The interconnected, intelligent hub. The smart home that weaves together the fridge, the television and the kitchen sink to create the ultimate in home management and entertainment. These are just some of the consistent promises that have been made by artificial intelligence (AI) solutions and predictions, but are they really where the true value of AI lies?
Are connected cars, kitchens and homes really the epitome of AI value? Well, maybe…
The smart home does add immense value. There’s quality of life, reduced admin, improved budgeting, better use of resources and many other simple benefits to using systems that optimise, transform and improve. But these are only one part of the AI puzzle. There are as many different ways to apply AI to the cracks of life as there are algorithms that shape how AI responds to human need. As Tom Rich, Financial Services Consultant at BJSS, points out: “We are now really starting to witness just how and where AI can improve our home lives, and we are only just beginning to scratch the surface. Heating and lighting were two early and easy targets, but soon we could see smart homes featuring doors that lock themselves when nobody is home, groceries that are automatically delivered, and voice functionality for banking services.”
Smart security systems that can lock the doors, detect intruders and manage camera feeds while homeowners are away have the potential to reduce insurance premiums and improve individual safety. This value was highlighted in a World Bank Report that pointed to how AI represents ‘an enormous opportunity to design, build and operate the homes of tomorrow in intelligent ways’. These intelligent ways defined as reducing carbon emissions, lowering energy consumption, cutting costs, and improving health and safety. An example of this technology lies in Wallpad, a COMMAX smart home device that uses Fluent.ai’s voice AI technology to provide voice-enabled security. The device can control lights, thermostats, alarm systems, digital locks, cameras and, quite possibly, anything digital enough to connect to it efficiently. What’s interesting here is not so much the ubiquity of the devices, but the multi-lingual capabilities – this device can understand any existing language, accent or combination of languages and accents.
Then, AI can creep into the cracks that help people to make long-term financial decisions. John Michaelis, author of You++, says: “Predictive AI could readily be used to analyse and predict house prices in an area based on historical data and current trends; this may be useful for property developers to locate possible locations for investment, and even the type of property that performs best in order to achieve optimised returns.” It can also be used to embed actional, contextual feedback to individuals in the form of coaching apps that help with budgeting, personal finance and investments. This level of AI taps into vast lakes of information and expertise to provide high-end financial advice to people who couldn’t normally afford so experienced a financial advisor.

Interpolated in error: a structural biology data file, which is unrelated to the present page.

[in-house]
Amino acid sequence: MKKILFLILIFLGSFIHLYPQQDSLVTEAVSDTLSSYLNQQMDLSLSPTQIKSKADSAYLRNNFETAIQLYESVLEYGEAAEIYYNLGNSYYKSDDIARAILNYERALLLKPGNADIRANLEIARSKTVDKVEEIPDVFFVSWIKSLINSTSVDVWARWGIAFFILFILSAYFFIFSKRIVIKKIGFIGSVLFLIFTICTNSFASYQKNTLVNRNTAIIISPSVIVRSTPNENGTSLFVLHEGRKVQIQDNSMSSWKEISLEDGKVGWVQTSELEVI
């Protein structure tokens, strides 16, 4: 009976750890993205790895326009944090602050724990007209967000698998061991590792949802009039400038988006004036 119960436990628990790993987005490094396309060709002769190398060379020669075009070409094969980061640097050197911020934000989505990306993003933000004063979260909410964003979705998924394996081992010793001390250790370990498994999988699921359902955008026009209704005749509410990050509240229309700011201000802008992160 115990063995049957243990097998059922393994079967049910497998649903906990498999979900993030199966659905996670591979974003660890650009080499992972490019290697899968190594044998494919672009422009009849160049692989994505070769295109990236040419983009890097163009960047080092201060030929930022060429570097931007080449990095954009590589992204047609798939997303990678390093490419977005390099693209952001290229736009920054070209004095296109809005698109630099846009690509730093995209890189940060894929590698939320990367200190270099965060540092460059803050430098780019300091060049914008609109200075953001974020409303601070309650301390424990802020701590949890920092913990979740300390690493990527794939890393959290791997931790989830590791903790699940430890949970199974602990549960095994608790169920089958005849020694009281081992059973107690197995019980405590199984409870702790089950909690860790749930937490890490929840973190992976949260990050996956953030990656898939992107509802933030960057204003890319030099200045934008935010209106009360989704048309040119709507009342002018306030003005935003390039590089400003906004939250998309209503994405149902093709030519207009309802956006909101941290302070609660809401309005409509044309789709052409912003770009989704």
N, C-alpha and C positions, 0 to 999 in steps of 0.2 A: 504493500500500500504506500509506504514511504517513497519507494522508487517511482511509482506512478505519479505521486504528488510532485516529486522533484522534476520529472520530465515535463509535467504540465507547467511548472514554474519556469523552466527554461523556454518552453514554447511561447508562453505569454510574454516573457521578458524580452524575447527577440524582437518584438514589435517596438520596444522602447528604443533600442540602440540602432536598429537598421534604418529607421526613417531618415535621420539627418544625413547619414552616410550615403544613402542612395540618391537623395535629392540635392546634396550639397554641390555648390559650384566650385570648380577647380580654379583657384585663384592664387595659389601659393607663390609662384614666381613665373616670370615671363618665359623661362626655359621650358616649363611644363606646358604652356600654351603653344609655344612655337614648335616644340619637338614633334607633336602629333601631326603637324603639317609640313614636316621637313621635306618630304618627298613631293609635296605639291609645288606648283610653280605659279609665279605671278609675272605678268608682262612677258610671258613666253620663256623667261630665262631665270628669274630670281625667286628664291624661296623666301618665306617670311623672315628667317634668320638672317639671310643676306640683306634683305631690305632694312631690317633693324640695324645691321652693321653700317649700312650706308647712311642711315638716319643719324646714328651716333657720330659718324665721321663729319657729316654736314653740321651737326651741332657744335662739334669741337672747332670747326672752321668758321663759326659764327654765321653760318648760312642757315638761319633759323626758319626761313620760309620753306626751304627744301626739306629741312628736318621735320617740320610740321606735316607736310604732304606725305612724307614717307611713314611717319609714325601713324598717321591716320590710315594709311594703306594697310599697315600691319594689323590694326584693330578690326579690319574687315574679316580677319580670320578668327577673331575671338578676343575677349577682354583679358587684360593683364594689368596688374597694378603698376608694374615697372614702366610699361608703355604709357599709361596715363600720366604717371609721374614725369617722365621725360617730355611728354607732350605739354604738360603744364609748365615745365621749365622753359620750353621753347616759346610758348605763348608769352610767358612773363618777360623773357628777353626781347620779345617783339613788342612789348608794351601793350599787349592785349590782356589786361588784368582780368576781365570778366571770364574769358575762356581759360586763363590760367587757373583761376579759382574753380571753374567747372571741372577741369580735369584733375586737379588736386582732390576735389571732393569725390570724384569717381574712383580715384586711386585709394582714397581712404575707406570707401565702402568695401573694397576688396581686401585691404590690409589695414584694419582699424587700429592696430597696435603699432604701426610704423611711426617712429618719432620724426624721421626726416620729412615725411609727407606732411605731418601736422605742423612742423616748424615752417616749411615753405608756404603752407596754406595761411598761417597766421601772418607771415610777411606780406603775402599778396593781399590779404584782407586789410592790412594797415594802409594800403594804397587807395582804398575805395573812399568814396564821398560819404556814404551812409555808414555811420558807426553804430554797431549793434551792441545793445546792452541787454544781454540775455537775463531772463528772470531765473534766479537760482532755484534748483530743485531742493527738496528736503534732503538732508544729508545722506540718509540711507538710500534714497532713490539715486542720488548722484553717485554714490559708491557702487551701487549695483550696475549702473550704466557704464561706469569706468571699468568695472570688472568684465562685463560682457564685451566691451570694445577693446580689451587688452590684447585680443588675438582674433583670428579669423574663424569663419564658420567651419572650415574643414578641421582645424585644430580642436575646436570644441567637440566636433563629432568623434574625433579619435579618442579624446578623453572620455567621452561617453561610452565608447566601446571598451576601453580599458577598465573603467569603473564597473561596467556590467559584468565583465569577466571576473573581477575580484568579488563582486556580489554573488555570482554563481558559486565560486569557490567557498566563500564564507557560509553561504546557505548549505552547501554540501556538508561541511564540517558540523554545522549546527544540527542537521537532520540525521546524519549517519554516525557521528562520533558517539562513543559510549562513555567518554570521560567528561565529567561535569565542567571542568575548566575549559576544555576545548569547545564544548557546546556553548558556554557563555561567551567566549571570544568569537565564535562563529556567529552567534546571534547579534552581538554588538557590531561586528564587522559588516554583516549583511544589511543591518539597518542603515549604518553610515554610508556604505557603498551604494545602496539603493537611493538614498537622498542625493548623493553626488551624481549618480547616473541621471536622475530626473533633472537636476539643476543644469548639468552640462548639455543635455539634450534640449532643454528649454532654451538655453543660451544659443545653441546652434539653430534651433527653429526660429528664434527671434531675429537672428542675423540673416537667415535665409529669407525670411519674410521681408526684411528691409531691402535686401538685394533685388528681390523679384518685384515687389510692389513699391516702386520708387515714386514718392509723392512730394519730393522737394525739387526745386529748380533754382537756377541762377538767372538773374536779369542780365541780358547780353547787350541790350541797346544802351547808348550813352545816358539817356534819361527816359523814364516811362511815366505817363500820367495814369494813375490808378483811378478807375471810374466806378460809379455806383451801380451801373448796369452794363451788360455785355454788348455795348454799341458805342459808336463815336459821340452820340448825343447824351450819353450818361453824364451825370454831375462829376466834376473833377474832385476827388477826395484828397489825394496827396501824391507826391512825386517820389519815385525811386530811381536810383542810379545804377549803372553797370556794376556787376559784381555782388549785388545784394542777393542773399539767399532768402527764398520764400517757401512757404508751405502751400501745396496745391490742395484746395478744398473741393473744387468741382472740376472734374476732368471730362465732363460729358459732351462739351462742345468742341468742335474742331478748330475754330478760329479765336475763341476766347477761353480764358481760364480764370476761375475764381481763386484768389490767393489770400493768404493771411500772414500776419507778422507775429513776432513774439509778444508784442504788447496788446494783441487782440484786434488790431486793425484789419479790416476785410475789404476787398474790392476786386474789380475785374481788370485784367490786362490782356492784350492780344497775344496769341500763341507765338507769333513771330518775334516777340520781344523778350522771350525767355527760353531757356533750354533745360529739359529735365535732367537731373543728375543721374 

It’s a view shared by Alexandra Foster, Director: Insurance, Wealth Management and Financial Services at BT: “AI can be seen to be playing a larger role when it comes to personal finances. For example, AI is being used by financial institutions to determine a borrower’s creditworthiness and to handle tasks such as renewing application forms. AI is also helping to reduce insurance costs inside the home and change the dynamic of insurance with a usage-based model, otherwise known as Pay-as-You-Go.” Real-time engagement with assessors using video and photo tools can reduce physical contact in a pandemic world, and improve the speed at which claims are processed. This value can also be felt in smart assistants and devices that go beyond the Siri, Alexa, Google Nest solutions that currently snuggle in homes and perform mundane activities on demand.
And then, there are the ways in which AI can help people as employees, as they work from home and juggle the myriad of complexities that come with that. In some cases, the remote working paradigm will remain a consistent reality which means that people need stability and support as they focus on doing business in the home. According to Mark Crichton, Senior Director of Security Product Management, OneSpan: “With a large percentage of the population forced to shift to remote working this year, we’ve seen cybercriminals and fraud adapt likewise, and it appears the trend is set to continue for the time being. There’s no magic 8 ball that can predict exactly what threats will be facing employees working from home in the future and in banking, advances in AI and ML have been instrumental in reducing fraud, as the algorithms can analyse huge amounts of data, enabling banks to detect and prevent cyberattacks.”
Then, there’s the solar-powered telematics device that uses AI and voice to talk to a driver in a collision to expedite support called ThingCo. The device uses serverless technology to enable real-time data collection. Not to mention Lucy, a robot that moves around the house and detects unwanted visitors using built-in surveillance software, and the Apple watch that can actually carry out an electrocardiogram. In all, it seems that AI is infiltrating parts of human life in useful and measurable ways that go far beyond the fridge and well into health, happiness and wellbeing.